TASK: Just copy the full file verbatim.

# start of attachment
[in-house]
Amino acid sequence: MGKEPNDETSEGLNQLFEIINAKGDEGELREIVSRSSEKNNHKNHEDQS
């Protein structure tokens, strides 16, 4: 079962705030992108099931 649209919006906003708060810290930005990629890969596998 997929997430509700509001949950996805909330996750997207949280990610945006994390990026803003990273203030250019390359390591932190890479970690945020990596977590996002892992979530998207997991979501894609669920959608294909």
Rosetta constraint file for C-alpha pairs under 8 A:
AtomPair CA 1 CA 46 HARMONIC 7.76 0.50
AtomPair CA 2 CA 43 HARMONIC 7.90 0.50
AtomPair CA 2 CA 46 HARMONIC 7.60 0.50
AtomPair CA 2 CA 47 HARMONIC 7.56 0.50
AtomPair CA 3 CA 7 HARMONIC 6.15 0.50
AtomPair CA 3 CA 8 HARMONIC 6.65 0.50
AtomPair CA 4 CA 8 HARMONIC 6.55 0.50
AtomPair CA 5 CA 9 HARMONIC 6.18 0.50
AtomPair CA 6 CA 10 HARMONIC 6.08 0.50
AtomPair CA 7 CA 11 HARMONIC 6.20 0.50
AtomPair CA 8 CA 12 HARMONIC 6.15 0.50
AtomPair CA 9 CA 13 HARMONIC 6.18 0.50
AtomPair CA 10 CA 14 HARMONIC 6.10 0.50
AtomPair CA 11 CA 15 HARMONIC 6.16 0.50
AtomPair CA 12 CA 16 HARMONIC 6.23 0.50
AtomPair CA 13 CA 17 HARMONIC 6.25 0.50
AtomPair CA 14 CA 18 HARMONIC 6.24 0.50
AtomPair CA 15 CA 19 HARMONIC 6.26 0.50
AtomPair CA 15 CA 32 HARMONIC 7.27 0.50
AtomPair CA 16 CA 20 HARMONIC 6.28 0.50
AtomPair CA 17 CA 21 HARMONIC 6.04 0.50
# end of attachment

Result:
[in-house]
Amino acid sequence: MGKEPNDETSEGLNQLFEIINAKGDEGELREIVSRSSEKNNHKNHEDQS
């Protein structure tokens, strides 16, 4: 079962705030992108099931 649209919006906003708060810290930005990629890969596998 997929997430509700509001949950996805909330996750997207949280990610945006994390990026803003990273203030250019390359390591932190890479970690945020990596977590996002892992979530998207997991979501894609669920959608294909």
Rosetta constraint file for C-alpha pairs under 8 A:
AtomPair CA 1 CA 46 HARMONIC 7.76 0.50
AtomPair CA 2 CA 43 HARMONIC 7.90 0.50
AtomPair CA 2 CA 46 HARMONIC 7.60 0.50
AtomPair CA 2 CA 47 HARMONIC 7.56 0.50
AtomPair CA 3 CA 7 HARMONIC 6.15 0.50
AtomPair CA 3 CA 8 HARMONIC 6.65 0.50
AtomPair CA 4 CA 8 HARMONIC 6.55 0.50
AtomPair CA 5 CA 9 HARMONIC 6.18 0.50
AtomPair CA 6 CA 10 HARMONIC 6.08 0.50
AtomPair CA 7 CA 11 HARMONIC 6.20 0.50
AtomPair CA 8 CA 12 HARMONIC 6.15 0.50
AtomPair CA 9 CA 13 HARMONIC 6.18 0.50
AtomPair CA 10 CA 14 HARMONIC 6.10 0.50
AtomPair CA 11 CA 15 HARMONIC 6.16 0.50
AtomPair CA 12 CA 16 HARMONIC 6.23 0.50
AtomPair CA 13 CA 17 HARMONIC 6.25 0.50
AtomPair CA 14 CA 18 HARMONIC 6.24 0.50
AtomPair CA 15 CA 19 HARMONIC 6.26 0.50
AtomPair CA 15 CA 32 HARMONIC 7.27 0.50
AtomPair CA 16 CA 20 HARMONIC 6.28 0.50
AtomPair CA 17 CA 21 HARMONIC 6.04 0.50